In the raging battle between passive and active management, it’s becoming increasingly clear that active managers are not going to go down without a fight (nor do we believe that either passive or active are going away anytime soon).
The latest countermove has come from fund manager Eaton Vance in the form of a new investment vehicle called NextShares. NextShares, as the product’s dedicated website boldly and aggressively states, are “a new type of actively managed fund designed to provide better performance.” NextShares seeks to deliver on this promise by combining lower expenses with certain structural advantages that together should result in higher investor returns than would be the case in a typical mutual fund structure.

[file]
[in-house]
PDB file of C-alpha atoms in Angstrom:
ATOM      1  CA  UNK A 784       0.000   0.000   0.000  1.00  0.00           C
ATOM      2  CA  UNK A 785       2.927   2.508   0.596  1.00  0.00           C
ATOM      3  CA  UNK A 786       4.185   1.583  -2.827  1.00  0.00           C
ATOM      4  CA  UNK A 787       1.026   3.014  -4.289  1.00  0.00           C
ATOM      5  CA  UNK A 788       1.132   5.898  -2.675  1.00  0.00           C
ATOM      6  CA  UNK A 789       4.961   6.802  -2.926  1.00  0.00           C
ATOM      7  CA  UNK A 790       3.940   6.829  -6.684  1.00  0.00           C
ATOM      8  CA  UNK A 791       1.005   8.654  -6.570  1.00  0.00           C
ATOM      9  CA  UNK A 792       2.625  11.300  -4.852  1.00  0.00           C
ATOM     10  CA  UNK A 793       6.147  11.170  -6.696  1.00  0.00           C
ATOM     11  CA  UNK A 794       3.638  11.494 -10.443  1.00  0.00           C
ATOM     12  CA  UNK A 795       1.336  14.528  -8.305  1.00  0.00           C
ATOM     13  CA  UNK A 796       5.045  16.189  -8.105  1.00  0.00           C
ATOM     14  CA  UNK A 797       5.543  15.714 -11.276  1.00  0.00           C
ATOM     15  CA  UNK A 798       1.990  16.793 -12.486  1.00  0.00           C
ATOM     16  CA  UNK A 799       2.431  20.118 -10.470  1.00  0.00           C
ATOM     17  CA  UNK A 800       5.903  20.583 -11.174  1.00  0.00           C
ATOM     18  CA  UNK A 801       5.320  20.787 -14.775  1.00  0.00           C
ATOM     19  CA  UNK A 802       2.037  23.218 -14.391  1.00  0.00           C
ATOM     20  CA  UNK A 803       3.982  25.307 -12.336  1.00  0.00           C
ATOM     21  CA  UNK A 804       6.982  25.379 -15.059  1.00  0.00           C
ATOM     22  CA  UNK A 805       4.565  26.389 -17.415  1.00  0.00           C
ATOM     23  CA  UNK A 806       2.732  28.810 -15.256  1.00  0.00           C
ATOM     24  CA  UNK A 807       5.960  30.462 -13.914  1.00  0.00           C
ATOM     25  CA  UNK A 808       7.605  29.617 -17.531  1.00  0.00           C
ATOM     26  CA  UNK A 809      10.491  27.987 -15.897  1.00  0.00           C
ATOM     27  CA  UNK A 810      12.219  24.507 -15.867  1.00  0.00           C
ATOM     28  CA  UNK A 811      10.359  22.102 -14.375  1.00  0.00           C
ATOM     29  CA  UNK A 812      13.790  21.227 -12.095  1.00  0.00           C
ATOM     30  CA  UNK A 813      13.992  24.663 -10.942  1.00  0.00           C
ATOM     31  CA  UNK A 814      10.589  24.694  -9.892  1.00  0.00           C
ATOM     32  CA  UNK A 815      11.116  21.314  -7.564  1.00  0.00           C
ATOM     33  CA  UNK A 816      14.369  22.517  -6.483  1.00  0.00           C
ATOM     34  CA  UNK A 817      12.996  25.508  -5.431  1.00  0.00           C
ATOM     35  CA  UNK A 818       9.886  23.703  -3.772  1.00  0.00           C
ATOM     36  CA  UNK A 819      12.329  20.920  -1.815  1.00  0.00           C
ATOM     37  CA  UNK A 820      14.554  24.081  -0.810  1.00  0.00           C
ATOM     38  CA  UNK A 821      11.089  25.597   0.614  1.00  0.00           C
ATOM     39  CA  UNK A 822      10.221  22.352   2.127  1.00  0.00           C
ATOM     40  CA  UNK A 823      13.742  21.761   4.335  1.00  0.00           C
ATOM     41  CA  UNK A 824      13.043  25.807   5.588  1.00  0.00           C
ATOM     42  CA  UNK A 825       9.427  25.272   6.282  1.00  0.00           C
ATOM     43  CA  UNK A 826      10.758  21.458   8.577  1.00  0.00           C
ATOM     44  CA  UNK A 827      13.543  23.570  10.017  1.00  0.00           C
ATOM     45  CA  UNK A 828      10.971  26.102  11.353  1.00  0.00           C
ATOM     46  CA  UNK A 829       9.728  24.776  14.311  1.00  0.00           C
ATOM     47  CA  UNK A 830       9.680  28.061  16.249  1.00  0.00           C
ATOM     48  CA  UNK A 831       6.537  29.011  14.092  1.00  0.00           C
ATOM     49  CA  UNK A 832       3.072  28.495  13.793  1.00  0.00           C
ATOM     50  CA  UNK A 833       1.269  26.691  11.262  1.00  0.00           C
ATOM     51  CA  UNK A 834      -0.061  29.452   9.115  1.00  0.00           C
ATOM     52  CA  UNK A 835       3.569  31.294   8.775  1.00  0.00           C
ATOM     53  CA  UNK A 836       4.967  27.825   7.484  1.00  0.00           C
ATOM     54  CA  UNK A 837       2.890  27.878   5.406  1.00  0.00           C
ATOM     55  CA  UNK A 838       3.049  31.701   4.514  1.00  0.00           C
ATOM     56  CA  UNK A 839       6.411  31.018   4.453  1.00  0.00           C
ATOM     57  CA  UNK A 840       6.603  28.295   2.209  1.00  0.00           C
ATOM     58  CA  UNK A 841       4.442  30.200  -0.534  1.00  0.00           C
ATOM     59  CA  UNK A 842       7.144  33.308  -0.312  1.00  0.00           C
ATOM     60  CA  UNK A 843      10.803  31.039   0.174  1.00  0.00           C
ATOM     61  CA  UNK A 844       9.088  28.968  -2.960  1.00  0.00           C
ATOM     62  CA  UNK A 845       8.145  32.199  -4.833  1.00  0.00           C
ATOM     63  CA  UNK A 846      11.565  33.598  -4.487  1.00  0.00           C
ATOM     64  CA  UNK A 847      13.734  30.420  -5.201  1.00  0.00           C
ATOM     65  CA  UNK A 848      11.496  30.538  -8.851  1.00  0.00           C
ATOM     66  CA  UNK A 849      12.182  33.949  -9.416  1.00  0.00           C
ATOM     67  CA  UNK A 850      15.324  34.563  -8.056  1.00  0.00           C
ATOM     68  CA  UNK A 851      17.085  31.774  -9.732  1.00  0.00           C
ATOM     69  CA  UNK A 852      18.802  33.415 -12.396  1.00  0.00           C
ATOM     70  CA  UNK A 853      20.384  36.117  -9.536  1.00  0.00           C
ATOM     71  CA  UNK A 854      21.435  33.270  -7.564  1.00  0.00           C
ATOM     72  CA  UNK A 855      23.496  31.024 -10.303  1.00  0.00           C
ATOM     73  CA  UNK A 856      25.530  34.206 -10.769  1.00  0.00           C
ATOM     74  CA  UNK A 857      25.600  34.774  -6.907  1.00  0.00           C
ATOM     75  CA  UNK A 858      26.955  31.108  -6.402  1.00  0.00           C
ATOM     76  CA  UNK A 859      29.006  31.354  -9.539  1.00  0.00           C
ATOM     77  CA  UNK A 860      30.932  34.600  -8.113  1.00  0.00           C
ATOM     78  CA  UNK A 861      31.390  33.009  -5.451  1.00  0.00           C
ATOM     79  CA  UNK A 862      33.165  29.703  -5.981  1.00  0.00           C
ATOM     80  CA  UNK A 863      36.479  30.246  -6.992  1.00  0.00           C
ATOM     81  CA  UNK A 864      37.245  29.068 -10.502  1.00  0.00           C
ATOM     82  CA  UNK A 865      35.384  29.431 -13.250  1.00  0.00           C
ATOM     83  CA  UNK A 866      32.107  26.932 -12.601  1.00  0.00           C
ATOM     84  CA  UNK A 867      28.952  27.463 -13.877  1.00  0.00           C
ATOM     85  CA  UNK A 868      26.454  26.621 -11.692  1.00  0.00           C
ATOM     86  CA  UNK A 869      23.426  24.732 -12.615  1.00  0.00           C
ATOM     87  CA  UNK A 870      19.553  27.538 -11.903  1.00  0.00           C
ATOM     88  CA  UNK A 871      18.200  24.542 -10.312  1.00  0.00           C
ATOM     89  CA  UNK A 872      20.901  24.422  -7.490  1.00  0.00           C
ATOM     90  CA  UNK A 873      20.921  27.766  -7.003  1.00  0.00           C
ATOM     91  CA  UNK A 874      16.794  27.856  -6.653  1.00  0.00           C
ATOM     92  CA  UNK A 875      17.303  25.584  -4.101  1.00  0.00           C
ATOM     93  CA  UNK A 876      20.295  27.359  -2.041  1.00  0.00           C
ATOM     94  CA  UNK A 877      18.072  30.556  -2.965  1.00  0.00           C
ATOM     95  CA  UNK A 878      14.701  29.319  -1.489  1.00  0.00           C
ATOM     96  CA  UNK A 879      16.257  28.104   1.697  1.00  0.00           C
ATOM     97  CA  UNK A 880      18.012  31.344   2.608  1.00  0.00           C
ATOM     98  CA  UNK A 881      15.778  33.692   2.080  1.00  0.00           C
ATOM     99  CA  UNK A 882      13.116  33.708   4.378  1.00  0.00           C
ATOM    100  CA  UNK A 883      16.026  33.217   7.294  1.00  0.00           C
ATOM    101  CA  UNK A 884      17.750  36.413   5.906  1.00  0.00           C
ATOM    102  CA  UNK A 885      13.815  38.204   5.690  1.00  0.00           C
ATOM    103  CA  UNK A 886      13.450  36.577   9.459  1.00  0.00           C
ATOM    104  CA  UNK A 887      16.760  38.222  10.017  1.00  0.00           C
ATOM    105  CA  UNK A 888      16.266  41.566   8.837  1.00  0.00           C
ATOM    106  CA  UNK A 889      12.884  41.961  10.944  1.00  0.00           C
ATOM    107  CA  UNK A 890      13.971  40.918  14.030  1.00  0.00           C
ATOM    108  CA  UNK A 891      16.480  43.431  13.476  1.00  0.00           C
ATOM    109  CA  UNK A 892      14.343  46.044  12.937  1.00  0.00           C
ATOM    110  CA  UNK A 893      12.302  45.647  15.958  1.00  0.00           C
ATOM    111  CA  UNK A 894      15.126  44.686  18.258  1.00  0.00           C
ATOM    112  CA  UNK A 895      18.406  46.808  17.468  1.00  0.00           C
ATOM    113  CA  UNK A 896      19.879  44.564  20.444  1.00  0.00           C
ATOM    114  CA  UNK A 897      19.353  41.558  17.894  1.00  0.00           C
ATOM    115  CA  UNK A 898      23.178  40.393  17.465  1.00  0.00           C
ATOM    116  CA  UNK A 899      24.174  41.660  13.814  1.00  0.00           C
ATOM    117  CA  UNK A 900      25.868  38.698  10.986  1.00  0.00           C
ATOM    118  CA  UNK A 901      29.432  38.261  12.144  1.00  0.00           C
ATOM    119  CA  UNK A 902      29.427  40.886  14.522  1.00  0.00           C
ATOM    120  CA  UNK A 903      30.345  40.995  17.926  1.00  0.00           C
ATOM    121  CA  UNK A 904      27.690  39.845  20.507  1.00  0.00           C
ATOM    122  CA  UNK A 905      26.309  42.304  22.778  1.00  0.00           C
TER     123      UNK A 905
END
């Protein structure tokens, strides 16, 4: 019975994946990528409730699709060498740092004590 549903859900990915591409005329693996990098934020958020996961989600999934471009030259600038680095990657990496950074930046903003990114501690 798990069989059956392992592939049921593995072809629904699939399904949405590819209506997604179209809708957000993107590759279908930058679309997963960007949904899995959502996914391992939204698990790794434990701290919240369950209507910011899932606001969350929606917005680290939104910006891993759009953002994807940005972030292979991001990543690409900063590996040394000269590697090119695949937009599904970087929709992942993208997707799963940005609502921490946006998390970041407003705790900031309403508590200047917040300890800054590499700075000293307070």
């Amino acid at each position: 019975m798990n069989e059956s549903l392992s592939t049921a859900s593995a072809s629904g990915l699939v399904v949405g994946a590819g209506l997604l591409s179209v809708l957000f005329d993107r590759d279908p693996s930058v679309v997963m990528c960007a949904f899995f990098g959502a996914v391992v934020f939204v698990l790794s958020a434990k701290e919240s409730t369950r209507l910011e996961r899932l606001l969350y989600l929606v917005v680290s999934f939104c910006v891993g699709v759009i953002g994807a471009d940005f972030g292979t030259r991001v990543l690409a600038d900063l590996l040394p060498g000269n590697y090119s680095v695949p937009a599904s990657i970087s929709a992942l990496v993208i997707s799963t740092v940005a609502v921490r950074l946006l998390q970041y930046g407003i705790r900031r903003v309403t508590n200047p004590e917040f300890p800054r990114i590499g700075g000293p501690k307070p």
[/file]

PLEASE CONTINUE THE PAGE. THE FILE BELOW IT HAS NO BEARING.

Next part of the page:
With NextShares there are no sales loads, distribution or service fees, and administration fees are held to a minimum. As exchange-traded vehicles, NextShares avoid the trading costs of money moving into and out of the funds, as well as the cash drag from having to hold cash for redemptions. The result is potentially better performance. A study by Navigate Fund Solutions LLC, the entity created by Eaton Vance to promote NextShares, showed that after adjusting realized fund returns to remove avoidable structural costs, 55% of actively managed funds benchmarked to US equity indexes outperformed their corresponding average of index exchange traded funds.
So far Eaton Vance and subsidiary Parametric have introduced NextShares’ products, and American Beacon and Pioneer have signed on to the new approach. Whether NextShares can gain widespread traction remains to be seen. But the ultimate benefactor of the active-passive war may be investors who get better performing products at lower costs.